The government widened its crackdown on “Wahhabis” in the winter of 1997-98, in response to the December 1997 murder of several police officers and the beheading of a local government official and another prominent community member in Namangan province. At least several hundred, and possibly more than a thousand, independent Muslims in Namangan and Andijan provinces in the Fergana Valley were arrested during the first four months following the murders.21 The police now targeted people even loosely affiliated with imams Nazarov or Mirzoev, or other religious leaders who had fallen out of favor with authorities, as well as those who had sided with Nazarov at the time of his removal from the Tokhtaboi mosque. They placed those who had attended Nazarov’s mosque, years before, on special police registers, and subsequently arrested them. Hundreds of young men, labeled “Wahhabis” by the police, were arrested and convicted on falsified charges of possessing narcotics or bullets. Hundreds of others were detained and forced to shave their beards or were placed in administrative custody for ten to fifteen days on false charges and threatened with future arrest.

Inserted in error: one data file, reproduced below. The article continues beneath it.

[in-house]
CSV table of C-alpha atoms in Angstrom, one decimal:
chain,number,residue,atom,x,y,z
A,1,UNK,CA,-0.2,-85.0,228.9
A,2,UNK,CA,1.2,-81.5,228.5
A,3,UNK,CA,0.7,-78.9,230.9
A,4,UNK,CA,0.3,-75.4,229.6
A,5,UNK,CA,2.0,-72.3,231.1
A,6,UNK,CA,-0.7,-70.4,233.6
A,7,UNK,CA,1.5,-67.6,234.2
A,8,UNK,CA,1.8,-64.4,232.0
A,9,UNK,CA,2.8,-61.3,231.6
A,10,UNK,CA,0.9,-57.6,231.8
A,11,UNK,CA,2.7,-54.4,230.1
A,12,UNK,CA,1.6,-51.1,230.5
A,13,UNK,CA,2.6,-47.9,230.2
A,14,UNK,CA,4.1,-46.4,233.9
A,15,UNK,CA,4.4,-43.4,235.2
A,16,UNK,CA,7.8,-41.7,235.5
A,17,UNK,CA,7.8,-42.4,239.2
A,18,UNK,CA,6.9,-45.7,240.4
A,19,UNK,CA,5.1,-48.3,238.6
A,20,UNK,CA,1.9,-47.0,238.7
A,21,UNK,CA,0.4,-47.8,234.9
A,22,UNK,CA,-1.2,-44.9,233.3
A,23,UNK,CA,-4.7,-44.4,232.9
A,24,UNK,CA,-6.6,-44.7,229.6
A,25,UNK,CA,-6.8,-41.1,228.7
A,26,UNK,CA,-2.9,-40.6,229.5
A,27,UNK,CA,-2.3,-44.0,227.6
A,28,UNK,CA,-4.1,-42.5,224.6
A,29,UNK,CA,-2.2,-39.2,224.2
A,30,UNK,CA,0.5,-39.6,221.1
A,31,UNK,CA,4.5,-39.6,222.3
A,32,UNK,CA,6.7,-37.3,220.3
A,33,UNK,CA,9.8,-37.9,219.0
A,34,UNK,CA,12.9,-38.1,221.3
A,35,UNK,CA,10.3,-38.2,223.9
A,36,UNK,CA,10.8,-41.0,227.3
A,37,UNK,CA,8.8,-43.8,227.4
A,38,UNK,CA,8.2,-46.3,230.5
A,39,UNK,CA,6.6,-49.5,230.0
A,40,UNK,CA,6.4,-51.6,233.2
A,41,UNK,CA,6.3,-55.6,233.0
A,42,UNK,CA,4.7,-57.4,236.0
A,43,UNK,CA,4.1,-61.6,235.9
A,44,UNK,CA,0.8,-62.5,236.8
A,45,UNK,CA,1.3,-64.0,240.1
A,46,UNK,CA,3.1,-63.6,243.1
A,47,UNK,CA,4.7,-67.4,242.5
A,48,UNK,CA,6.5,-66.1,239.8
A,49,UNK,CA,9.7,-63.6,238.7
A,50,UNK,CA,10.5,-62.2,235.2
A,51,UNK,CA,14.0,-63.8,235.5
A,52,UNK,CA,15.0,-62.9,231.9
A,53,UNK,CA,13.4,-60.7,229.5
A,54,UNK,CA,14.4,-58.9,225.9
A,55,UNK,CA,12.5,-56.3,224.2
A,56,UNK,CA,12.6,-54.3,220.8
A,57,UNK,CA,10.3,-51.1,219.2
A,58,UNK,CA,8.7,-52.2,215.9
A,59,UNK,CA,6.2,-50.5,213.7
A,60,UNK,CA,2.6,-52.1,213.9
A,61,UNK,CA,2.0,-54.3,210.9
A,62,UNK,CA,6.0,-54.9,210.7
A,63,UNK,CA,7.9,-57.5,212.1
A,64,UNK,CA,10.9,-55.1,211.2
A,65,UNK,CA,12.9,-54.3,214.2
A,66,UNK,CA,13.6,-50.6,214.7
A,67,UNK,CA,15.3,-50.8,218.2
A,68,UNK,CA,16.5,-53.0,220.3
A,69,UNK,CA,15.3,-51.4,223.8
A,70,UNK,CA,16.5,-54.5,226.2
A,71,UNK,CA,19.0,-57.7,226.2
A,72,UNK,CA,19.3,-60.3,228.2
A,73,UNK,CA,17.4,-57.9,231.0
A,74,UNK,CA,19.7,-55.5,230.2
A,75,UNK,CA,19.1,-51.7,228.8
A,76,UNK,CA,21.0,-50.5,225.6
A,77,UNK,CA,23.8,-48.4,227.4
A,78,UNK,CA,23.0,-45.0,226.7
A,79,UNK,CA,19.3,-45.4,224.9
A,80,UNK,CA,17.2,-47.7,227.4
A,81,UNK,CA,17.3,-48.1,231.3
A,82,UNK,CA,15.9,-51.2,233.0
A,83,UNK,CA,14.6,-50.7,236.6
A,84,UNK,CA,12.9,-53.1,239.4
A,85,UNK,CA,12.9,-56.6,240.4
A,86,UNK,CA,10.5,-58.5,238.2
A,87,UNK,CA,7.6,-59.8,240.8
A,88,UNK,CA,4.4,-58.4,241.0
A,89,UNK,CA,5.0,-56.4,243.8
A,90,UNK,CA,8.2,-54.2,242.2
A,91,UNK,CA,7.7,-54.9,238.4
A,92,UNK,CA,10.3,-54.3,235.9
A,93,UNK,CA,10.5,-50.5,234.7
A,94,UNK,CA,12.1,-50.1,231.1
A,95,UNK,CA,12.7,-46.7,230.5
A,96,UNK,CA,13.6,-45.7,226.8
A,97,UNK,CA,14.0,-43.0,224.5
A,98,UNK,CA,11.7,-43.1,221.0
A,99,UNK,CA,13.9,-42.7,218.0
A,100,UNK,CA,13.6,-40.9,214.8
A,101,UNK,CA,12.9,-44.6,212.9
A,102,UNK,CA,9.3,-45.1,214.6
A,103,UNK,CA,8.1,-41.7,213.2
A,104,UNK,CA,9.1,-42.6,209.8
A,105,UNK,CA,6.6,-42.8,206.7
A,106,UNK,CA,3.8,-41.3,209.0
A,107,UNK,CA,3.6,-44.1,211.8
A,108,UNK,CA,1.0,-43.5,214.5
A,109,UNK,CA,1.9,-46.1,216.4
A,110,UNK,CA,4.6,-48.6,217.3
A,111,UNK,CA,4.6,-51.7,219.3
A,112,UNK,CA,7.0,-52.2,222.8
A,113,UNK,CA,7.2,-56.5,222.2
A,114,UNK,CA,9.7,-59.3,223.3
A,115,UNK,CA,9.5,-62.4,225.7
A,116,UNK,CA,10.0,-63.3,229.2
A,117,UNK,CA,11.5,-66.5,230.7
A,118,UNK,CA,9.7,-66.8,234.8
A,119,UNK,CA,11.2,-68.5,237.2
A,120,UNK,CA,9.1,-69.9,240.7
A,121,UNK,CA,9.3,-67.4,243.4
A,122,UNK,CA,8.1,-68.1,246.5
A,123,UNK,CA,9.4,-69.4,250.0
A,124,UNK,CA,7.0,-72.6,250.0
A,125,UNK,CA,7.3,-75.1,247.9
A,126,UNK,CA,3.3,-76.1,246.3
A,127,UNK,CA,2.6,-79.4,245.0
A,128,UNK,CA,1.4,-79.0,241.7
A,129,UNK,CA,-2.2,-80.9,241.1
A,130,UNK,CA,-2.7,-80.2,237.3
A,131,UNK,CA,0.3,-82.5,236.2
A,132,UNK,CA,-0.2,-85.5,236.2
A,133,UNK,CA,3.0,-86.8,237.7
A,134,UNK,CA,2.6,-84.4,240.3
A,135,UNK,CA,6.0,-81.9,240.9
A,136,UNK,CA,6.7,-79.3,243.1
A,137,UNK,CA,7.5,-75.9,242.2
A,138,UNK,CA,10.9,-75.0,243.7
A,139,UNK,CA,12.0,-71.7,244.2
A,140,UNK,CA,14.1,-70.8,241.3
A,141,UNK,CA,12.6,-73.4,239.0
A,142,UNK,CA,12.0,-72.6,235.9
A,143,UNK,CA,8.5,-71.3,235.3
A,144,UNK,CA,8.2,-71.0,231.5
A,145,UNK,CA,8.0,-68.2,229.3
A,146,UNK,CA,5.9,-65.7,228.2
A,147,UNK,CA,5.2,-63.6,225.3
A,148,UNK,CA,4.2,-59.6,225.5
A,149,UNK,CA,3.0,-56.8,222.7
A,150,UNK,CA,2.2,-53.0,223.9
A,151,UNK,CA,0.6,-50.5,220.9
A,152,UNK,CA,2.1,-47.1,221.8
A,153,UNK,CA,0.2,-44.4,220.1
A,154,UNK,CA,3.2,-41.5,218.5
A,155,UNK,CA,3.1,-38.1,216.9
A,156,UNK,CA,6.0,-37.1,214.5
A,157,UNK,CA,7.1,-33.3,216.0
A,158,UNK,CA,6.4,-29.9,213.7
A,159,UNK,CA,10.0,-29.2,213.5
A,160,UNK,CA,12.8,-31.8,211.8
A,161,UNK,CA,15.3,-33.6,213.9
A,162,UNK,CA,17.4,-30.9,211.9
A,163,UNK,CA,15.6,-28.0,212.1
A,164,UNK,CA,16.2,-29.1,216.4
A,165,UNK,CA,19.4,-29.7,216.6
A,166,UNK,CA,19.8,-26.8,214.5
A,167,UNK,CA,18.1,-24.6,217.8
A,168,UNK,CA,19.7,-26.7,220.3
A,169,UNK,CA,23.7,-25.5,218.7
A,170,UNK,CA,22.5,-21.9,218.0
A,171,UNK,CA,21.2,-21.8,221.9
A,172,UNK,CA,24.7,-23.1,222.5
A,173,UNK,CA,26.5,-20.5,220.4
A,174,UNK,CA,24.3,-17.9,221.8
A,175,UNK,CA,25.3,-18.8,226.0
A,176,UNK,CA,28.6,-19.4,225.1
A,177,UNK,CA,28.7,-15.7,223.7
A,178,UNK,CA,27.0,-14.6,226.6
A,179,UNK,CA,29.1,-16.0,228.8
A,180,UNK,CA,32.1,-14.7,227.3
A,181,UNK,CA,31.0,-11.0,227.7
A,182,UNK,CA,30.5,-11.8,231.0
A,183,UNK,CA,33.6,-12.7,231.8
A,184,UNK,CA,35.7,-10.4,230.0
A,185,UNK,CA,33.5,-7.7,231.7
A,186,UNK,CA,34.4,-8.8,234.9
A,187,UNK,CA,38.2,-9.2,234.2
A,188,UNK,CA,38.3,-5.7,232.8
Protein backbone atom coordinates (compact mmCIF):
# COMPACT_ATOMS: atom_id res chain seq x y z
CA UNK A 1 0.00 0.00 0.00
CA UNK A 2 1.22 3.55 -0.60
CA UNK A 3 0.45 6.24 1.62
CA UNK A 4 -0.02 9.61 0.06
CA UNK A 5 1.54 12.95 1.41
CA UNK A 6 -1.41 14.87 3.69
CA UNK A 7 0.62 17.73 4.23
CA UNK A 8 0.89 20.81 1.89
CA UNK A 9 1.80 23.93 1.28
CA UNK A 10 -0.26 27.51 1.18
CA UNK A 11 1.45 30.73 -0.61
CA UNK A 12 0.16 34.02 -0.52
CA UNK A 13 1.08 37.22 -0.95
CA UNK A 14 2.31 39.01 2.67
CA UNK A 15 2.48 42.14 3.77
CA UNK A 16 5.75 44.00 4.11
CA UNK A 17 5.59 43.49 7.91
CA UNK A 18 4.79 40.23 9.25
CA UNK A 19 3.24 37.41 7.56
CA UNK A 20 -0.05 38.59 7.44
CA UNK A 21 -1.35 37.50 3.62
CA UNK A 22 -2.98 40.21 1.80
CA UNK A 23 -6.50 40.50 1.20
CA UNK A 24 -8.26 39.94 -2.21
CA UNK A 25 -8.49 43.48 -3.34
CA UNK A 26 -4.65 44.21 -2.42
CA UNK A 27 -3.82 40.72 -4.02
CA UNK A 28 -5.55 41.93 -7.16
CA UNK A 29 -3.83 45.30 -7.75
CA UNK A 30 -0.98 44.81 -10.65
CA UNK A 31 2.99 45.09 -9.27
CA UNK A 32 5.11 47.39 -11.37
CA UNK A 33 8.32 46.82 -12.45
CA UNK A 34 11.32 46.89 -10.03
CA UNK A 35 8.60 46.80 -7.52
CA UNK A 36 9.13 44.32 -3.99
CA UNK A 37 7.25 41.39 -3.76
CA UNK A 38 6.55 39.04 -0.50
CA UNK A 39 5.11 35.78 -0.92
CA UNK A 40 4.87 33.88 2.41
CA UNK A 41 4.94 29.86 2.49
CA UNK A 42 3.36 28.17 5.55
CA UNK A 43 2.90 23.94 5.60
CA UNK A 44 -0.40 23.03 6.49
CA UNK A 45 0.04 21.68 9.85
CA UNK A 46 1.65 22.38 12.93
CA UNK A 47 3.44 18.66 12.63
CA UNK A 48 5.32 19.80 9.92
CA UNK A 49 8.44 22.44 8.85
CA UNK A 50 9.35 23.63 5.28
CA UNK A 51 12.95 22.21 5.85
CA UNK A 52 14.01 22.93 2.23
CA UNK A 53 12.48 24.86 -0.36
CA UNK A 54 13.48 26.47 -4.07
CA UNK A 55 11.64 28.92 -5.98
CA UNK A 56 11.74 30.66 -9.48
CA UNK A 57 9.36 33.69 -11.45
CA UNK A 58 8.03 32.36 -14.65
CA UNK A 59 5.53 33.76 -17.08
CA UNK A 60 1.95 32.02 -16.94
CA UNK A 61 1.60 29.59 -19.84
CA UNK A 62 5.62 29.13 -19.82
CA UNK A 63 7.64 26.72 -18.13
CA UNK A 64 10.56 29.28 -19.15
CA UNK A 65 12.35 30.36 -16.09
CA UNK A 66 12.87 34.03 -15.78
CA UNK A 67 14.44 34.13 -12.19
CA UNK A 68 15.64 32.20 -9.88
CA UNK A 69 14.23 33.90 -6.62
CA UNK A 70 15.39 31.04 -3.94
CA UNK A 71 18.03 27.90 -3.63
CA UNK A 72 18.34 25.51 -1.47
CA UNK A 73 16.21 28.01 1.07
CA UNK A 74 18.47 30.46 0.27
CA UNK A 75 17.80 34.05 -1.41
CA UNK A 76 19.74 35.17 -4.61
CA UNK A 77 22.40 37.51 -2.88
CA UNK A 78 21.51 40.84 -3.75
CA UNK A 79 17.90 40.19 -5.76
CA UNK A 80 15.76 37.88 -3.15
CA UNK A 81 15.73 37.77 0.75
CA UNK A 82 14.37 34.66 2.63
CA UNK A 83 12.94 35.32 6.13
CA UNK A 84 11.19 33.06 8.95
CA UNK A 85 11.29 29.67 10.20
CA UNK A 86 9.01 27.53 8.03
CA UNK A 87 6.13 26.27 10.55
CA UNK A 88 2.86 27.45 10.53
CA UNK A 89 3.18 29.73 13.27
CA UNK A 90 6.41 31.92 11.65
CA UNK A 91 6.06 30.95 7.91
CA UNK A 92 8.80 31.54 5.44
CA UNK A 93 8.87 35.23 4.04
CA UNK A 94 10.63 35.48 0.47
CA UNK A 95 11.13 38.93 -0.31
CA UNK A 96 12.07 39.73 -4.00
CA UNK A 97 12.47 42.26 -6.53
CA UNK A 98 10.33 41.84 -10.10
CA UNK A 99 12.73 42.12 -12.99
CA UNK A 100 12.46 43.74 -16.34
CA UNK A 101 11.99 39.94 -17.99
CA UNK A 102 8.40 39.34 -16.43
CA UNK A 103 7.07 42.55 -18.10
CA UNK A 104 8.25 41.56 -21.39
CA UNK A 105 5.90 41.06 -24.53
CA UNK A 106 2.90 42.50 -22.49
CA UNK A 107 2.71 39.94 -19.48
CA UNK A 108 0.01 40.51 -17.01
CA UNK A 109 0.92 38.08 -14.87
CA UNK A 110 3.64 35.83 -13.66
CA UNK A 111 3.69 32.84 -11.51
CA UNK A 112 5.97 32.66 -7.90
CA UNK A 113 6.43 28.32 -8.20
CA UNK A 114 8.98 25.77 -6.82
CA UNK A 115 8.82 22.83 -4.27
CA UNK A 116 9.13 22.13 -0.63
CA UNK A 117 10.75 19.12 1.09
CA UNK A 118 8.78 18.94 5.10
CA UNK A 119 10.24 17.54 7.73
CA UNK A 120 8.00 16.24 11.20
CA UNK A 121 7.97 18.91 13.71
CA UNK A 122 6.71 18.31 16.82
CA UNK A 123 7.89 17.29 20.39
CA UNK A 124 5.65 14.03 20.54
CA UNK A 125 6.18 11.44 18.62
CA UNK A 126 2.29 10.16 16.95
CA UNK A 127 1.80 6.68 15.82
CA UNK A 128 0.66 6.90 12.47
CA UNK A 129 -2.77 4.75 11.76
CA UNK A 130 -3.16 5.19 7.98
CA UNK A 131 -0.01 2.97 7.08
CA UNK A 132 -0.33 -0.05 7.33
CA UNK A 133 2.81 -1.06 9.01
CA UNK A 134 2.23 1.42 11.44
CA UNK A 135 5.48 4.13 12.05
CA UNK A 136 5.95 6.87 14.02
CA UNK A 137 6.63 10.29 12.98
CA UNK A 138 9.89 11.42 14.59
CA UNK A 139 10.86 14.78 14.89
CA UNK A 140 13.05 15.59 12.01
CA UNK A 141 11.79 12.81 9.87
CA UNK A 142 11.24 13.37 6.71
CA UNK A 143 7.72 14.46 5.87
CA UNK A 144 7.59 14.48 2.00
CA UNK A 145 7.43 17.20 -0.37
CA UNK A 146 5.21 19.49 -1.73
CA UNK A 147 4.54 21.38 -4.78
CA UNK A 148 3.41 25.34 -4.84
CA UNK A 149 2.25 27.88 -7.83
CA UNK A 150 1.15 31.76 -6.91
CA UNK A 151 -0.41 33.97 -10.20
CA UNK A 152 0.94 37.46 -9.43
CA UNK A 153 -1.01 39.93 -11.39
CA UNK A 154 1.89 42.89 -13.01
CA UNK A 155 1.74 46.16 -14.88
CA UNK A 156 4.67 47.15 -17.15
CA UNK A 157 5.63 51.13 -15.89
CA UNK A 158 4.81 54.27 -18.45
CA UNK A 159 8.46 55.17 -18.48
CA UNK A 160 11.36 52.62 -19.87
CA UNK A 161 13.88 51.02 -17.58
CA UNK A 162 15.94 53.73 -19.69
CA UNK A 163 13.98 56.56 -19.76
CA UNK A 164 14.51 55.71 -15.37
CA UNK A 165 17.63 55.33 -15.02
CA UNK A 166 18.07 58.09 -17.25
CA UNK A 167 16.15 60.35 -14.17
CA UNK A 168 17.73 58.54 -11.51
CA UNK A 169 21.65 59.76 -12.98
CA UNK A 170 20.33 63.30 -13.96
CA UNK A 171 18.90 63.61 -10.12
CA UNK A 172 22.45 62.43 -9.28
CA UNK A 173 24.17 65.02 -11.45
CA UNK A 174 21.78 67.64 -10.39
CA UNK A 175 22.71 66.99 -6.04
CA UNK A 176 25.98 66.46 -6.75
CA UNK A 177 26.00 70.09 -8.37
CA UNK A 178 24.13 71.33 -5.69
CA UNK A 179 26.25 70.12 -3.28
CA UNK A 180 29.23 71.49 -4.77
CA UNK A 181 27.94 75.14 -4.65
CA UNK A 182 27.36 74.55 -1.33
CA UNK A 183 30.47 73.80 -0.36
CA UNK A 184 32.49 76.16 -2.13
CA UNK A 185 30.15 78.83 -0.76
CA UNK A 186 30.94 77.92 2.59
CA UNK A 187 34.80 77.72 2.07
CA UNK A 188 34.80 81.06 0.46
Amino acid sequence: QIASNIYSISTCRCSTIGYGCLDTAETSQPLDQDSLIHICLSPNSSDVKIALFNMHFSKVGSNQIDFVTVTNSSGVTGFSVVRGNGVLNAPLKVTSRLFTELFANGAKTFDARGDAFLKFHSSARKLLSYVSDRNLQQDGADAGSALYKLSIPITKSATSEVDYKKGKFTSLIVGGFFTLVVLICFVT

A marked rise in surveillance of independent Muslims that began in 1998 would contribute to the arrest patterns for several years. Beginning in 1998, official intelligence agencies, local administrators, and mahalla committees came under increased pressure to monitor and inform on citizens’ behavior, particularly “suspicious” religious activity. By 1999, for instance, President Karimov tasked mahalla committees to keep their “eyes open” to what was being said in local mosques.22
This widespread and highly intrusive surveillance network eventually produced a list of thousands of people, whom officials later identified as “enemies” or opponents of the government. Many of them were arrested after bombings in Tashkent in 1999.